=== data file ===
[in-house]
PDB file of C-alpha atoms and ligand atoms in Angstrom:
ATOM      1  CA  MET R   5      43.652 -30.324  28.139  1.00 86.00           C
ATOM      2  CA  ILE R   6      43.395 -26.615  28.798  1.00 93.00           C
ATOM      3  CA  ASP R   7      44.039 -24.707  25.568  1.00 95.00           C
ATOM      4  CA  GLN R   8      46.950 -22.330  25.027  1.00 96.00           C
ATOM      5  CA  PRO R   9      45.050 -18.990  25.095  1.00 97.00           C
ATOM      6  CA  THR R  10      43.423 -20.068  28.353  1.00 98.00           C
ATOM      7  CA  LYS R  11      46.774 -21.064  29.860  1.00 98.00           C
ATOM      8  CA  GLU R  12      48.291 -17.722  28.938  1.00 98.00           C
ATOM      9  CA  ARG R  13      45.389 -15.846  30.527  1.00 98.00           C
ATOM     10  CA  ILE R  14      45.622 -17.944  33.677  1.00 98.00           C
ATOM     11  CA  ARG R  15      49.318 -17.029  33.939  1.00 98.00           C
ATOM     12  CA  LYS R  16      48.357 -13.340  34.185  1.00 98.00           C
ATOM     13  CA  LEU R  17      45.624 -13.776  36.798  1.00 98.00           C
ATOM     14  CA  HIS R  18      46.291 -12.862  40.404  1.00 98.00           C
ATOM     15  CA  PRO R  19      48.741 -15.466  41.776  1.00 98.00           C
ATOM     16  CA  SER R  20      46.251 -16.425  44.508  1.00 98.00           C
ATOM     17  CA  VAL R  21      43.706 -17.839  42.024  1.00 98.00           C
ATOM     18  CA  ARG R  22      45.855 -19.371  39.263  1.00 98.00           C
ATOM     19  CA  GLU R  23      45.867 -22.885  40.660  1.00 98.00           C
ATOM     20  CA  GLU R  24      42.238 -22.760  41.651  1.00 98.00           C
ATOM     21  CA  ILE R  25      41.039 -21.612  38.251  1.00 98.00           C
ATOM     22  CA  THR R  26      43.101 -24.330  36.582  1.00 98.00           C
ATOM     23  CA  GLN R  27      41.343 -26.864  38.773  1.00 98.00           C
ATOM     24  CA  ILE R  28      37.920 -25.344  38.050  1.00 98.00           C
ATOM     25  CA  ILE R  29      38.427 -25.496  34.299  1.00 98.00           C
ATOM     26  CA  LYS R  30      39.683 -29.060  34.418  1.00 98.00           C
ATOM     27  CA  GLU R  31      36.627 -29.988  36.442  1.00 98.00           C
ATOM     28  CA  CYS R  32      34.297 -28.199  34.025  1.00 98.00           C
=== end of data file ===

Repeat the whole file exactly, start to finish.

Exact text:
[in-house]
PDB file of C-alpha atoms and ligand atoms in Angstrom:
ATOM      1  CA  MET R   5      43.652 -30.324  28.139  1.00 86.00           C
ATOM      2  CA  ILE R   6      43.395 -26.615  28.798  1.00 93.00           C
ATOM      3  CA  ASP R   7      44.039 -24.707  25.568  1.00 95.00           C
ATOM      4  CA  GLN R   8      46.950 -22.330  25.027  1.00 96.00           C
ATOM      5  CA  PRO R   9      45.050 -18.990  25.095  1.00 97.00           C
ATOM      6  CA  THR R  10      43.423 -20.068  28.353  1.00 98.00           C
ATOM      7  CA  LYS R  11      46.774 -21.064  29.860  1.00 98.00           C
ATOM      8  CA  GLU R  12      48.291 -17.722  28.938  1.00 98.00           C
ATOM      9  CA  ARG R  13      45.389 -15.846  30.527  1.00 98.00           C
ATOM     10  CA  ILE R  14      45.622 -17.944  33.677  1.00 98.00           C
ATOM     11  CA  ARG R  15      49.318 -17.029  33.939  1.00 98.00           C
ATOM     12  CA  LYS R  16      48.357 -13.340  34.185  1.00 98.00           C
ATOM     13  CA  LEU R  17      45.624 -13.776  36.798  1.00 98.00           C
ATOM     14  CA  HIS R  18      46.291 -12.862  40.404  1.00 98.00           C
ATOM     15  CA  PRO R  19      48.741 -15.466  41.776  1.00 98.00           C
ATOM     16  CA  SER R  20      46.251 -16.425  44.508  1.00 98.00           C
ATOM     17  CA  VAL R  21      43.706 -17.839  42.024  1.00 98.00           C
ATOM     18  CA  ARG R  22      45.855 -19.371  39.263  1.00 98.00           C
ATOM     19  CA  GLU R  23      45.867 -22.885  40.660  1.00 98.00           C
ATOM     20  CA  GLU R  24      42.238 -22.760  41.651  1.00 98.00           C
ATOM     21  CA  ILE R  25      41.039 -21.612  38.251  1.00 98.00           C
ATOM     22  CA  THR R  26      43.101 -24.330  36.582  1.00 98.00           C
ATOM     23  CA  GLN R  27      41.343 -26.864  38.773  1.00 98.00           C
ATOM     24  CA  ILE R  28      37.920 -25.344  38.050  1.00 98.00           C
ATOM     25  CA  ILE R  29      38.427 -25.496  34.299  1.00 98.00           C
ATOM     26  CA  LYS R  30      39.683 -29.060  34.418  1.00 98.00           C
ATOM     27  CA  GLU R  31      36.627 -29.988  36.442  1.00 98.00           C
ATOM     28  CA  CYS R  32      34.297 -28.199  34.025  1.00 98.00           C